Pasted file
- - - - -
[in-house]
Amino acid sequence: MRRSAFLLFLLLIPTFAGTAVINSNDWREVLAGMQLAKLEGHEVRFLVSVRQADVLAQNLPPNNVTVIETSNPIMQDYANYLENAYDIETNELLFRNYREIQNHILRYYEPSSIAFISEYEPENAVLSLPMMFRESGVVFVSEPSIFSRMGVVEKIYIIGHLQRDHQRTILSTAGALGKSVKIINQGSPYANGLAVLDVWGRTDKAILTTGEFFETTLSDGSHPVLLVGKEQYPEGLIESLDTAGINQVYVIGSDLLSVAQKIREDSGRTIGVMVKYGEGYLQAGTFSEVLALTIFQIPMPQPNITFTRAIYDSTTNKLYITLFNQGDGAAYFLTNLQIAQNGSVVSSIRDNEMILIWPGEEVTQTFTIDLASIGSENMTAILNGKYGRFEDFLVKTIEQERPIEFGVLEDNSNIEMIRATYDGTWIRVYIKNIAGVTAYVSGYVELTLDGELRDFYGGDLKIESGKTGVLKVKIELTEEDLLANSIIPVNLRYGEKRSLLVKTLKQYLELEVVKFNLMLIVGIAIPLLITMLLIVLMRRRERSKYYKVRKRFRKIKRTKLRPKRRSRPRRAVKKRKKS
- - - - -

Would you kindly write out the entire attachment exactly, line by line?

[in-house]
Amino acid sequence: MRRSAFLLFLLLIPTFAGTAVINSNDWREVLAGMQLAKLEGHEVRFLVSVRQADVLAQNLPPNNVTVIETSNPIMQDYANYLENAYDIETNELLFRNYREIQNHILRYYEPSSIAFISEYEPENAVLSLPMMFRESGVVFVSEPSIFSRMGVVEKIYIIGHLQRDHQRTILSTAGALGKSVKIINQGSPYANGLAVLDVWGRTDKAILTTGEFFETTLSDGSHPVLLVGKEQYPEGLIESLDTAGINQVYVIGSDLLSVAQKIREDSGRTIGVMVKYGEGYLQAGTFSEVLALTIFQIPMPQPNITFTRAIYDSTTNKLYITLFNQGDGAAYFLTNLQIAQNGSVVSSIRDNEMILIWPGEEVTQTFTIDLASIGSENMTAILNGKYGRFEDFLVKTIEQERPIEFGVLEDNSNIEMIRATYDGTWIRVYIKNIAGVTAYVSGYVELTLDGELRDFYGGDLKIESGKTGVLKVKIELTEEDLLANSIIPVNLRYGEKRSLLVKTLKQYLELEVVKFNLMLIVGIAIPLLITMLLIVLMRRRERSKYYKVRKRFRKIKRTKLRPKRRSRPRRAVKKRKKS